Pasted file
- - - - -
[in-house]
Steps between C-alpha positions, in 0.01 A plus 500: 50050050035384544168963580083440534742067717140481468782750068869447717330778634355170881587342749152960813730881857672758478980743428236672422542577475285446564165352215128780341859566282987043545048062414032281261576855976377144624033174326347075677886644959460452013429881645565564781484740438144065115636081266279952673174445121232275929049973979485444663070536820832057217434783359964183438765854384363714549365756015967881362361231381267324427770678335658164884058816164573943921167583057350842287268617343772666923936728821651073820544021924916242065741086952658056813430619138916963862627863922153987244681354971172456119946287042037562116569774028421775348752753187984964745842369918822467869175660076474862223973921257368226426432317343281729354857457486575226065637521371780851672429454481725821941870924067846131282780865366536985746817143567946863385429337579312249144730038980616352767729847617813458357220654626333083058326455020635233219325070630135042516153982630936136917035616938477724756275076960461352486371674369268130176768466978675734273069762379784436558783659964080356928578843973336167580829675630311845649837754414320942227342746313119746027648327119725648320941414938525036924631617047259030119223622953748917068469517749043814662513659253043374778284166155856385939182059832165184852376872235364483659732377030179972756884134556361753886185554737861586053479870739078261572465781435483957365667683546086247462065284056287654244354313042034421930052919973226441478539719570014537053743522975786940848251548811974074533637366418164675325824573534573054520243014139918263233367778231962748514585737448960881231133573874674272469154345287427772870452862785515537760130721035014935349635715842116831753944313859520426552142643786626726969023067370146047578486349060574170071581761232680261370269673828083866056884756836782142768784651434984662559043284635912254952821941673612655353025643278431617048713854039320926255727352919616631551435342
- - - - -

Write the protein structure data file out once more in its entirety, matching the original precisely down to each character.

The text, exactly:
[in-house]
Steps between C-alpha positions, in 0.01 A plus 500: 50050050035384544168963580083440534742067717140481468782750068869447717330778634355170881587342749152960813730881857672758478980743428236672422542577475285446564165352215128780341859566282987043545048062414032281261576855976377144624033174326347075677886644959460452013429881645565564781484740438144065115636081266279952673174445121232275929049973979485444663070536820832057217434783359964183438765854384363714549365756015967881362361231381267324427770678335658164884058816164573943921167583057350842287268617343772666923936728821651073820544021924916242065741086952658056813430619138916963862627863922153987244681354971172456119946287042037562116569774028421775348752753187984964745842369918822467869175660076474862223973921257368226426432317343281729354857457486575226065637521371780851672429454481725821941870924067846131282780865366536985746817143567946863385429337579312249144730038980616352767729847617813458357220654626333083058326455020635233219325070630135042516153982630936136917035616938477724756275076960461352486371674369268130176768466978675734273069762379784436558783659964080356928578843973336167580829675630311845649837754414320942227342746313119746027648327119725648320941414938525036924631617047259030119223622953748917068469517749043814662513659253043374778284166155856385939182059832165184852376872235364483659732377030179972756884134556361753886185554737861586053479870739078261572465781435483957365667683546086247462065284056287654244354313042034421930052919973226441478539719570014537053743522975786940848251548811974074533637366418164675325824573534573054520243014139918263233367778231962748514585737448960881231133573874674272469154345287427772870452862785515537760130721035014935349635715842116831753944313859520426552142643786626726969023067370146047578486349060574170071581761232680261370269673828083866056884756836782142768784651434984662559043284635912254952821941673612655353025643278431617048713854039320926255727352919616631551435342